Other options for alcohol are paviyons, the Turkish version of a brothel. No doubt a haven for sex-trafficked women from former Soviet countries and the East of Turkey, my friends weren’t interested in taking me, even for a beer. I proposed a photo documentary project of these so-called “fun centers,” but it has yet to come to fruition.

There are many gems in this over sized village, most of them food. Etli Ekmek, a flat pizza covered with chunks of

Tirit kebab

Tirit kebab

lamb and garnished with parsley and lemon, numerous kebabs, which is lamb cooked in various ways from şiş (shish) to tandir (cooked in clay pots)  to tirit kebabı (presented on a bed of yogurt). My favorite dish is bamya corbası (okra soup) sometimes with lamb, but if I was lucky, without the animal. The desserts were decadent layers of something made from cracked wheat, dough or nuts smothered in cream, honey or syrup of tooth aching sweetness.

Long story short, a free spirited pain in the ass American girl doesn’t really belong in a conservative religious small town. I thought I learned that lesson living in Northeast Tennessee, but apparently I had to reaffirm the notion.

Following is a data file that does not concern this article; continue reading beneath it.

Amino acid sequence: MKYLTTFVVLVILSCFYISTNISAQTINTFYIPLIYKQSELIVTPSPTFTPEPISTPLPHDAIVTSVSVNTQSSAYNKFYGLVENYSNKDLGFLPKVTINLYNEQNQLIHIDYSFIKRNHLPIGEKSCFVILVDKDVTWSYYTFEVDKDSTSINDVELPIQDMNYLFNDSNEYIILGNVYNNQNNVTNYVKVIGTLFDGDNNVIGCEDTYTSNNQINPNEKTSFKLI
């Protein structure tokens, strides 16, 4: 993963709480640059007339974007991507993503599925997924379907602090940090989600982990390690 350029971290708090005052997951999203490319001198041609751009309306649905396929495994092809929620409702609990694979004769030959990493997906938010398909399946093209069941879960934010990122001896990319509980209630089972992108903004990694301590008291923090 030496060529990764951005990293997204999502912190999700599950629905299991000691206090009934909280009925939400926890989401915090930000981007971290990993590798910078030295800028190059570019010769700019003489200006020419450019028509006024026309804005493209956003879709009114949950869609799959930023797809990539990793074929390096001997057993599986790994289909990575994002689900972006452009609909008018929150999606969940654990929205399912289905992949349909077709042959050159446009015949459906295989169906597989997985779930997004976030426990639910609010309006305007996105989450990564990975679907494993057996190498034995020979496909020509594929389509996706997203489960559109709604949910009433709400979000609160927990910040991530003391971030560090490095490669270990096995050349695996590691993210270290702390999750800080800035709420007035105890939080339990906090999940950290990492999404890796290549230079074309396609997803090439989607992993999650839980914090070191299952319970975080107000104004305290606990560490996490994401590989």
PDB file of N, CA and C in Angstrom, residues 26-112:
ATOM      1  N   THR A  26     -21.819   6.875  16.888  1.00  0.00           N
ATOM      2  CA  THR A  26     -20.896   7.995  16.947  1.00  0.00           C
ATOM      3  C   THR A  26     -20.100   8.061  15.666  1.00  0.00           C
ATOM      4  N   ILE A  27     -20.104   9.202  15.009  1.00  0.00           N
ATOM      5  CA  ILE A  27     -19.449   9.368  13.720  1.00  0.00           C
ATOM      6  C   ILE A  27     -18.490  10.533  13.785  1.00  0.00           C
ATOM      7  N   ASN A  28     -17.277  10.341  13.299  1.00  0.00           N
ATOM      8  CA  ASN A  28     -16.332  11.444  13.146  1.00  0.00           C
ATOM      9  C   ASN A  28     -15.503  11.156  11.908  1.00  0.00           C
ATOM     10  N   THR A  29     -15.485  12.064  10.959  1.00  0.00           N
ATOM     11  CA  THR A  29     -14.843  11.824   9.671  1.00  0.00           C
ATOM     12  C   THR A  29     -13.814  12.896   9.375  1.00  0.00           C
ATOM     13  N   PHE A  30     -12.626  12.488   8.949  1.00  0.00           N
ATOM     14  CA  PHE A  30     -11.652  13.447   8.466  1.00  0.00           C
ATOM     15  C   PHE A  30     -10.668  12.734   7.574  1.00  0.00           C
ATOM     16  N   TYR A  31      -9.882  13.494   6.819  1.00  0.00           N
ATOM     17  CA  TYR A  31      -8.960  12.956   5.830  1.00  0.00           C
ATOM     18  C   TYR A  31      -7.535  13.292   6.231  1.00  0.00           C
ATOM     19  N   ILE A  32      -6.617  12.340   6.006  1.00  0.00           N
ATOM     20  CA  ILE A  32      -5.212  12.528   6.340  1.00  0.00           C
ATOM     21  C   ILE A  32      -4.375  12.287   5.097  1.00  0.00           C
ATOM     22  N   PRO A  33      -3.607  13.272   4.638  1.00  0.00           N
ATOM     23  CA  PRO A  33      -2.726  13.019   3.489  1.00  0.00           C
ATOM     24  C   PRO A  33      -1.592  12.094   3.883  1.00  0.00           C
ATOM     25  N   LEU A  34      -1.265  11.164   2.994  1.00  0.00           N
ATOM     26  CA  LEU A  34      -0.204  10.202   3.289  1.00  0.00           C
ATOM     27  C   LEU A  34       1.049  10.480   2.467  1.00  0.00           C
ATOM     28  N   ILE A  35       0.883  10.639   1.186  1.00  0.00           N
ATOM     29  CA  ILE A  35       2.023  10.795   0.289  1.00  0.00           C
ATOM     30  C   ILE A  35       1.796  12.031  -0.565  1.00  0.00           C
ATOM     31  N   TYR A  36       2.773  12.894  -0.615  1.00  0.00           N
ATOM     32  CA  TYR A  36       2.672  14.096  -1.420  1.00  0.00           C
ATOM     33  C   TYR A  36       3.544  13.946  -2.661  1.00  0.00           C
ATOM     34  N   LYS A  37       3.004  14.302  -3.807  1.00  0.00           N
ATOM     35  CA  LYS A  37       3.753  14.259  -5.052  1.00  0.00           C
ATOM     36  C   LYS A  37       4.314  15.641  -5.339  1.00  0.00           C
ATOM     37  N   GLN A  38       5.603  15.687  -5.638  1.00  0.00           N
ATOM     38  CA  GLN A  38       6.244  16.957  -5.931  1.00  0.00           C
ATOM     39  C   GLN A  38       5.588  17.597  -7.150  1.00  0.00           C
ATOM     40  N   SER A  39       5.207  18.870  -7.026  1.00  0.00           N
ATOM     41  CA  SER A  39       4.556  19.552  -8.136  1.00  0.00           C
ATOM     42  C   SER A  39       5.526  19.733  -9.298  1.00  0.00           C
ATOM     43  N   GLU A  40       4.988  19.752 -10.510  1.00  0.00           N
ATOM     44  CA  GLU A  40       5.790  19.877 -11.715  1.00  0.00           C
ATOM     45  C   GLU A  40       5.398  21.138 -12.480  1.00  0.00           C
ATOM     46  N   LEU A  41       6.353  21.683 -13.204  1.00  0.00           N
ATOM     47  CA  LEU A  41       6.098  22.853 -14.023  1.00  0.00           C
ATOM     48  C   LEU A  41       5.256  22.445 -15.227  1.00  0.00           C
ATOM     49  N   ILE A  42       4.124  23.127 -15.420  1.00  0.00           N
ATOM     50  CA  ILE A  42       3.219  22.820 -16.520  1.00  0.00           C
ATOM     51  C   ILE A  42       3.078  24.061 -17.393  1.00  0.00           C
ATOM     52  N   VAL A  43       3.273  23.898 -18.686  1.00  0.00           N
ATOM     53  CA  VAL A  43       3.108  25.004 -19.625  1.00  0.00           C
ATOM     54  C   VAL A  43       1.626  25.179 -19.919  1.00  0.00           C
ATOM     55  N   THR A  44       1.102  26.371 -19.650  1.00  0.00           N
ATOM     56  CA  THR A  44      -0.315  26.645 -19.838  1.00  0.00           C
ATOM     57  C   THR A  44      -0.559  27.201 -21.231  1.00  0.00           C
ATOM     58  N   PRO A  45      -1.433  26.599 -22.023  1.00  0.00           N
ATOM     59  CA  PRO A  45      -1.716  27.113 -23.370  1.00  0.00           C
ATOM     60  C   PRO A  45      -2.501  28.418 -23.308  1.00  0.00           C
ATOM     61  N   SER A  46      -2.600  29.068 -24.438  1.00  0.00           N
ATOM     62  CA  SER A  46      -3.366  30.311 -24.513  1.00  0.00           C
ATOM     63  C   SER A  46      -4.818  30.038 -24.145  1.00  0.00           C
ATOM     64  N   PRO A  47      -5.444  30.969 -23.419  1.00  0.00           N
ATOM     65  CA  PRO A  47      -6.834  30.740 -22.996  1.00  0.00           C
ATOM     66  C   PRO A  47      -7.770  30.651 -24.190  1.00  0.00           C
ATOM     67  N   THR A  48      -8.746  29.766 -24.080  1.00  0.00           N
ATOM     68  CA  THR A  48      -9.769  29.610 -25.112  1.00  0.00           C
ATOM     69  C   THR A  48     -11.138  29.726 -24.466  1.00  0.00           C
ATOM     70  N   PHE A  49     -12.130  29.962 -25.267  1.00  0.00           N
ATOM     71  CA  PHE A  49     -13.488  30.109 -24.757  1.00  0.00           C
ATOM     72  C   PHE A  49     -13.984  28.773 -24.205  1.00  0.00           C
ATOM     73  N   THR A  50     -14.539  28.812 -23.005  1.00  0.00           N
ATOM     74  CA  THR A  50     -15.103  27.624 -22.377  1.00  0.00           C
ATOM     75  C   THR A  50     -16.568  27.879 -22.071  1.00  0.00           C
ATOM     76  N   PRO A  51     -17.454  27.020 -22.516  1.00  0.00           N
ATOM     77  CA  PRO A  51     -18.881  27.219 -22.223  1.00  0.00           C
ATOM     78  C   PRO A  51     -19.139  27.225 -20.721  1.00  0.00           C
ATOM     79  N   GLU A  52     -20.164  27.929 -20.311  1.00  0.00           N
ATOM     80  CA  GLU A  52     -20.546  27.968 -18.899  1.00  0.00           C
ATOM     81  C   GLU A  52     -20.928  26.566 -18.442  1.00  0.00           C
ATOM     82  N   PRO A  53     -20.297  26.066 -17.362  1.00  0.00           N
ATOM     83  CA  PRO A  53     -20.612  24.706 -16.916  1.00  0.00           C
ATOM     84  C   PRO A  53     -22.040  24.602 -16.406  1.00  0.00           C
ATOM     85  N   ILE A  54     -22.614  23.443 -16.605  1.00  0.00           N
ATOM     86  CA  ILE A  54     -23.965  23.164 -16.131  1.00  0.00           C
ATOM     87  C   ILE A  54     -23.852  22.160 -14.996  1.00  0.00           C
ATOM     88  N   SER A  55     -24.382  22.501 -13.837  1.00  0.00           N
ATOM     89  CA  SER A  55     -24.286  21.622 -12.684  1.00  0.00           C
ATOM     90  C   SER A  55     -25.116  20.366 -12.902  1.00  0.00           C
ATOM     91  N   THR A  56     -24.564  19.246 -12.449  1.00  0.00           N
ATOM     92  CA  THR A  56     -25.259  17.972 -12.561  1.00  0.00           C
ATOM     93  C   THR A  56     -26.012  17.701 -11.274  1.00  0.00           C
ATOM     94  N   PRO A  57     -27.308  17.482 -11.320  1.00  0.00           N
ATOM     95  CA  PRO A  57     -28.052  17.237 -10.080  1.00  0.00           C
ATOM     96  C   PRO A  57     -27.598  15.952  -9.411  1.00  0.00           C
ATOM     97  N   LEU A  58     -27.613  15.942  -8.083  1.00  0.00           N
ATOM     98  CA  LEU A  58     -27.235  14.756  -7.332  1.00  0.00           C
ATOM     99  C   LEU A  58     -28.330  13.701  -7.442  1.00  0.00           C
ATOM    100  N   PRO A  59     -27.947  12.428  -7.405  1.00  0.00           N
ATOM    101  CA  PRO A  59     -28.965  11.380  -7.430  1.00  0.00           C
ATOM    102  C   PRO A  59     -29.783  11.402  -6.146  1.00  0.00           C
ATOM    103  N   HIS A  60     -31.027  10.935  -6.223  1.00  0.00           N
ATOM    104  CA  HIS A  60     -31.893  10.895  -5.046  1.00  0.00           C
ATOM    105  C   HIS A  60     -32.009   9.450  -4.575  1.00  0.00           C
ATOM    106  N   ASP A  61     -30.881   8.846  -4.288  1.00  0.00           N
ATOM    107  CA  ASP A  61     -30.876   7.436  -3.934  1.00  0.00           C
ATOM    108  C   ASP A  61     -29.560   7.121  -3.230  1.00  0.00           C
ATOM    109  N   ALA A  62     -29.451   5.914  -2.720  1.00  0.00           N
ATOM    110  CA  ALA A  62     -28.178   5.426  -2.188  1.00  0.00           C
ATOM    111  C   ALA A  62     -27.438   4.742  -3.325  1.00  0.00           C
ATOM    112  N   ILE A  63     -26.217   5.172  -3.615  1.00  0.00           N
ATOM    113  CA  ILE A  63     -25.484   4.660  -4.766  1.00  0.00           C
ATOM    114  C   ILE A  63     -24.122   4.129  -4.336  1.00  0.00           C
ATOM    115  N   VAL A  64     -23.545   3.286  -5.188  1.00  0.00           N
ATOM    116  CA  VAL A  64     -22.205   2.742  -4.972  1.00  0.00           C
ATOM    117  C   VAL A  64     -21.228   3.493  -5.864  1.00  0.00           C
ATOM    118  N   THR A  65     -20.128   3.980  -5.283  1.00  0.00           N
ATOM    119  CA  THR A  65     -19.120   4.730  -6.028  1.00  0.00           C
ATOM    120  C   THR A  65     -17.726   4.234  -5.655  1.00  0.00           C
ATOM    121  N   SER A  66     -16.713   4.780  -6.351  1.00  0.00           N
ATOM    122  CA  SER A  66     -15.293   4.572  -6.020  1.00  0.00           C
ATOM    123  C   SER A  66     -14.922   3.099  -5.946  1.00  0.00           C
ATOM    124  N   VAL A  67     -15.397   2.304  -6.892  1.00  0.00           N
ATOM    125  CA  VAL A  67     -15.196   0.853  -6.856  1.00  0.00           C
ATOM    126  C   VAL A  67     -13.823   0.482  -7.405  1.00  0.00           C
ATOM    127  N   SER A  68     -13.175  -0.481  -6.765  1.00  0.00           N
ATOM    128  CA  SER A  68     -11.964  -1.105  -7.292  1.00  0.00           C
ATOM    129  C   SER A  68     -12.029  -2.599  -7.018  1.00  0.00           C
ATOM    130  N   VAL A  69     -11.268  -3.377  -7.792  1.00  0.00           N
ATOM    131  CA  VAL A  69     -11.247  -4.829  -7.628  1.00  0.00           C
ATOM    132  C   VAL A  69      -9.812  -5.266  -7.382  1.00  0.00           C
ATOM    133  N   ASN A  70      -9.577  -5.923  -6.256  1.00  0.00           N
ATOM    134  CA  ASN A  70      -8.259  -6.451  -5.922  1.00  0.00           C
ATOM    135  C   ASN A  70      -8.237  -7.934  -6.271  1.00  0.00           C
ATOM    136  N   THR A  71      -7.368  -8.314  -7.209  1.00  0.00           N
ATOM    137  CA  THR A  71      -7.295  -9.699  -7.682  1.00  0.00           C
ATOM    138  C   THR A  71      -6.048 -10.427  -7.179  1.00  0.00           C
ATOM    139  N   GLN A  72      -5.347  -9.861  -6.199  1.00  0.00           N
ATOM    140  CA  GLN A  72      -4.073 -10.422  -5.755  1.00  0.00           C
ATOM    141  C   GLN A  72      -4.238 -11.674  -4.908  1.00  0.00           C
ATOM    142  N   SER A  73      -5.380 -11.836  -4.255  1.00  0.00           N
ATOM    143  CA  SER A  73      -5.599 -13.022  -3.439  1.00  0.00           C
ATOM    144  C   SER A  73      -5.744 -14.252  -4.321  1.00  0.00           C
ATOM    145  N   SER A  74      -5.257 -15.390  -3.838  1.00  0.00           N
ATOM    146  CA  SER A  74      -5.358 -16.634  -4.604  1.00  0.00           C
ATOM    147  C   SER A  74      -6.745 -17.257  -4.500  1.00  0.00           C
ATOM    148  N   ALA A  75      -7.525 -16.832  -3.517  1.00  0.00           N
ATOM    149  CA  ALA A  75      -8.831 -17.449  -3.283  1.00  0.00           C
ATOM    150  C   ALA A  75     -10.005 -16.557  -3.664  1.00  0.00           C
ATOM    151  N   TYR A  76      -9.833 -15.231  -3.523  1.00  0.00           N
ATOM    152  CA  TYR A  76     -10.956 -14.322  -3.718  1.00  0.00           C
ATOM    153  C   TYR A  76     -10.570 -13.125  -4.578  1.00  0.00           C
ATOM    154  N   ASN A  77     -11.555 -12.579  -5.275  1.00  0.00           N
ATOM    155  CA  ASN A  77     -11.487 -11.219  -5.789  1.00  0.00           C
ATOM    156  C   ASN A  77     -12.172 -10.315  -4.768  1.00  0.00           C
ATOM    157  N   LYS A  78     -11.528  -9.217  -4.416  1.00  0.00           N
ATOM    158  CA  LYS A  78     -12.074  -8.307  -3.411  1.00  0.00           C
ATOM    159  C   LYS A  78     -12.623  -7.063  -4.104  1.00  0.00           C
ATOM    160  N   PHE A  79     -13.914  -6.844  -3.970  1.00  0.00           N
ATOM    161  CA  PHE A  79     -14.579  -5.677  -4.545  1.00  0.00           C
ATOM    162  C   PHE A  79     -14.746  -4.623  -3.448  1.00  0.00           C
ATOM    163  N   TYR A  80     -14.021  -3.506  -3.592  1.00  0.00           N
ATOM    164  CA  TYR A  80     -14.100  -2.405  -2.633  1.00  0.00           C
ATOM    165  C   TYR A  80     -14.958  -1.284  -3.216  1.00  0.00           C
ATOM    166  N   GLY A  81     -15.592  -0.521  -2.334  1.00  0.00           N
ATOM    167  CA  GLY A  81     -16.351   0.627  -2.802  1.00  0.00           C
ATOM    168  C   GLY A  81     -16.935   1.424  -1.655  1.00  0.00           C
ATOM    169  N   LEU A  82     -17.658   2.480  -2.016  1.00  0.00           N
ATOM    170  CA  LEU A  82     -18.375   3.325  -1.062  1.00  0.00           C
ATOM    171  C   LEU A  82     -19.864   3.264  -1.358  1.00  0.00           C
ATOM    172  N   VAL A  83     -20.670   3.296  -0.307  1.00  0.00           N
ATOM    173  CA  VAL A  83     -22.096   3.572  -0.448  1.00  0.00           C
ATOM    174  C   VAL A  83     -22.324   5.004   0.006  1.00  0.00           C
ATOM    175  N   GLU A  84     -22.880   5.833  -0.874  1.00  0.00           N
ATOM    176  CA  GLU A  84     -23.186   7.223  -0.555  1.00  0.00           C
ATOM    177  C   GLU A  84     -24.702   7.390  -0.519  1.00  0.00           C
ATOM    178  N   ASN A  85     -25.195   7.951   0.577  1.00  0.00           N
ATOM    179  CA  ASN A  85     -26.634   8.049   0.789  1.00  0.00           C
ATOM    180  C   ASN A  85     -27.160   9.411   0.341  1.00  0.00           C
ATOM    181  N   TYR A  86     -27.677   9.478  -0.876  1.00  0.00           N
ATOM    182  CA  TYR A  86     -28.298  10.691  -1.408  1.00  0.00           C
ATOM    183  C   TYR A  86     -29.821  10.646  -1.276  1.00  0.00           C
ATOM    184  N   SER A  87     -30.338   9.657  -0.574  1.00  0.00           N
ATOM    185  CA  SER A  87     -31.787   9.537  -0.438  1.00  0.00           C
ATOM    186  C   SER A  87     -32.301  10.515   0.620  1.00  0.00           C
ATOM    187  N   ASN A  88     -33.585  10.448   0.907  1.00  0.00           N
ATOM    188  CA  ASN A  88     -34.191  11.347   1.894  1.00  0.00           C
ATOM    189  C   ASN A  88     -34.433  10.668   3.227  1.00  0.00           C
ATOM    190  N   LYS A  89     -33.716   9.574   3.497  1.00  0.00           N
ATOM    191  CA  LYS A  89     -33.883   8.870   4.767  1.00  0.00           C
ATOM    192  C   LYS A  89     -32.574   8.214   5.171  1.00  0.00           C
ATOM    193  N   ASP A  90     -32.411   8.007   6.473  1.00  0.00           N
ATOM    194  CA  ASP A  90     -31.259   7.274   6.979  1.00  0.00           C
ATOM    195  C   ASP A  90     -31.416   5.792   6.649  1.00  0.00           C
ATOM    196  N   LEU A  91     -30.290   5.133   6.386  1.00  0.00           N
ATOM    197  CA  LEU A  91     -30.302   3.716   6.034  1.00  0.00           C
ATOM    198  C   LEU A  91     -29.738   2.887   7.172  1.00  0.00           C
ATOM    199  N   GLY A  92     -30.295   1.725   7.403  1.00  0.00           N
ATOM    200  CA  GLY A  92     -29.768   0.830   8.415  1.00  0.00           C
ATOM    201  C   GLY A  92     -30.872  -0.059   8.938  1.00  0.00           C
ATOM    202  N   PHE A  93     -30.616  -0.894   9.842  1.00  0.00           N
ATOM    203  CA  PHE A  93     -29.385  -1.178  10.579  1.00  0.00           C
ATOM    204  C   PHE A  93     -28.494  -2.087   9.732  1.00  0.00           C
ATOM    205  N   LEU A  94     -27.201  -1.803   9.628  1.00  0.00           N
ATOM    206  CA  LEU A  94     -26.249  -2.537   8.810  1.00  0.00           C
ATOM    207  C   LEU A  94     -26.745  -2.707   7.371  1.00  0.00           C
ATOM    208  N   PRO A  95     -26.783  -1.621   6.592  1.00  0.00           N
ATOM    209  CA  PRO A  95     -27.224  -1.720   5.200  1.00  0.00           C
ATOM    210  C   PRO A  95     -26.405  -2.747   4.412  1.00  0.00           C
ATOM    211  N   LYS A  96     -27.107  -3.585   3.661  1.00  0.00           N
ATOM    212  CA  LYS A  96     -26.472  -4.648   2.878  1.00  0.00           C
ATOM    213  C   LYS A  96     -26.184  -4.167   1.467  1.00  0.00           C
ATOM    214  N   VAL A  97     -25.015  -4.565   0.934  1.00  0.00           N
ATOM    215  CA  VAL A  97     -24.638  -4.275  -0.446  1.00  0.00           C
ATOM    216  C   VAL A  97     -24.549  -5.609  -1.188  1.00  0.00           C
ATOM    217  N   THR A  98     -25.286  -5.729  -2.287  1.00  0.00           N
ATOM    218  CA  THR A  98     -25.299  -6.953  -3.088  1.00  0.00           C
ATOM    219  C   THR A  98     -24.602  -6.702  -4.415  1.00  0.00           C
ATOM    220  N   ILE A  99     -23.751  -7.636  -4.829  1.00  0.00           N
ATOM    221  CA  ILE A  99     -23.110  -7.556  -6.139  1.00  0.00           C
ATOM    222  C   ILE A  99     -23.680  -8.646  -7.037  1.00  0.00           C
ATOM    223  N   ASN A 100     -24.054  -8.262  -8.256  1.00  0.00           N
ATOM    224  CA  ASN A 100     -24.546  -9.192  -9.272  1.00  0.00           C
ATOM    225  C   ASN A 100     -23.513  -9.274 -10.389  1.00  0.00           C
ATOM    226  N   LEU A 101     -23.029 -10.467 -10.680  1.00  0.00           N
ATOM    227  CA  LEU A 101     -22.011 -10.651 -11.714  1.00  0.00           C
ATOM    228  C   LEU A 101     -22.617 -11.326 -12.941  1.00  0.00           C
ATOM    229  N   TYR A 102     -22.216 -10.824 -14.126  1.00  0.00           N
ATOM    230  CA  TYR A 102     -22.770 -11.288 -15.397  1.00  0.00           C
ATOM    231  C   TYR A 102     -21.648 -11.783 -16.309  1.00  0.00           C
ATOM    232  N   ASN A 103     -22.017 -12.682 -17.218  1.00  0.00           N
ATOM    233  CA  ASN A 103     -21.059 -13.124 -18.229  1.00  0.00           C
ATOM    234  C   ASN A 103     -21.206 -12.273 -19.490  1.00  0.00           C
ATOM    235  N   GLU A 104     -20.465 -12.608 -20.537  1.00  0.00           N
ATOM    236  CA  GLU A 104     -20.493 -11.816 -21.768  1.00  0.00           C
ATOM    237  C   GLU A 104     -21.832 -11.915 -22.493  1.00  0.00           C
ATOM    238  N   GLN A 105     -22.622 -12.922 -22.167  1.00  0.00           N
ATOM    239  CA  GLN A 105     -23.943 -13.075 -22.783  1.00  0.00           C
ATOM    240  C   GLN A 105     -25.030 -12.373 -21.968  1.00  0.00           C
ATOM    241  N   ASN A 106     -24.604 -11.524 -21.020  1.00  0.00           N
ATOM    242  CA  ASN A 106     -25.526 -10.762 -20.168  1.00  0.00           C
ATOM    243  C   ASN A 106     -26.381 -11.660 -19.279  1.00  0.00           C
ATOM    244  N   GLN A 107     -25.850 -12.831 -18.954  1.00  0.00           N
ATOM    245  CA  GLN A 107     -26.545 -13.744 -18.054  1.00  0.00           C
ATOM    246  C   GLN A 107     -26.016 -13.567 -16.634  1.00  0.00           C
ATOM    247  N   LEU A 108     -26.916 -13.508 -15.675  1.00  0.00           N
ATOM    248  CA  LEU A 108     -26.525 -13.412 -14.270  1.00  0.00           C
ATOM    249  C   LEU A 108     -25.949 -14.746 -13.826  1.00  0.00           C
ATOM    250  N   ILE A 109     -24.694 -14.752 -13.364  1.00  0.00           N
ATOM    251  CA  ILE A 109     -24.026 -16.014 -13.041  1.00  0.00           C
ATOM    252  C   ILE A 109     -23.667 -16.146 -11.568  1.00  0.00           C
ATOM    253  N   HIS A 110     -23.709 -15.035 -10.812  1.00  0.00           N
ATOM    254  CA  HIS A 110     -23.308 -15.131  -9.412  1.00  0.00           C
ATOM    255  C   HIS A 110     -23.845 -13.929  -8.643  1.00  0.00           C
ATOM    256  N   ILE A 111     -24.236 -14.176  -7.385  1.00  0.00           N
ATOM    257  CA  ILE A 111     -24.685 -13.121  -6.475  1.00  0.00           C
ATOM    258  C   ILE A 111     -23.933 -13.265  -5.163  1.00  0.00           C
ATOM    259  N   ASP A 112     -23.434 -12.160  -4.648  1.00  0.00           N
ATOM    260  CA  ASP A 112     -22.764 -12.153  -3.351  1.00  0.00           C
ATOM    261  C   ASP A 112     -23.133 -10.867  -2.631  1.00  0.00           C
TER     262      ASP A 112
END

I’m grateful for the culture, religious and history lessons I gained while in this ancient city. The exceptional gift, however,  is the newest addition to the family and god of the house, Zeus.

Zeus

Zeus

Now it’s time to conquer the capital city of the deceptively democratic reigning regime, Ankara.

Hittites, Byzantines and a Crater Lake

A perk of living in central Anatolia aka the near middle of nowhere Turkey, is the virtually endless history lessons and observing the mix of people living with old traditions and those that struggle to evolve into a modern culture.

Without giving too much of a history lesson, I’ve compiled a few excursions I made over the past few months. Some were treacherous, some educational and some downright comical.

reincarnated Çatalhöyük cave paintings

reincarnated Çatalhöyük cave paintings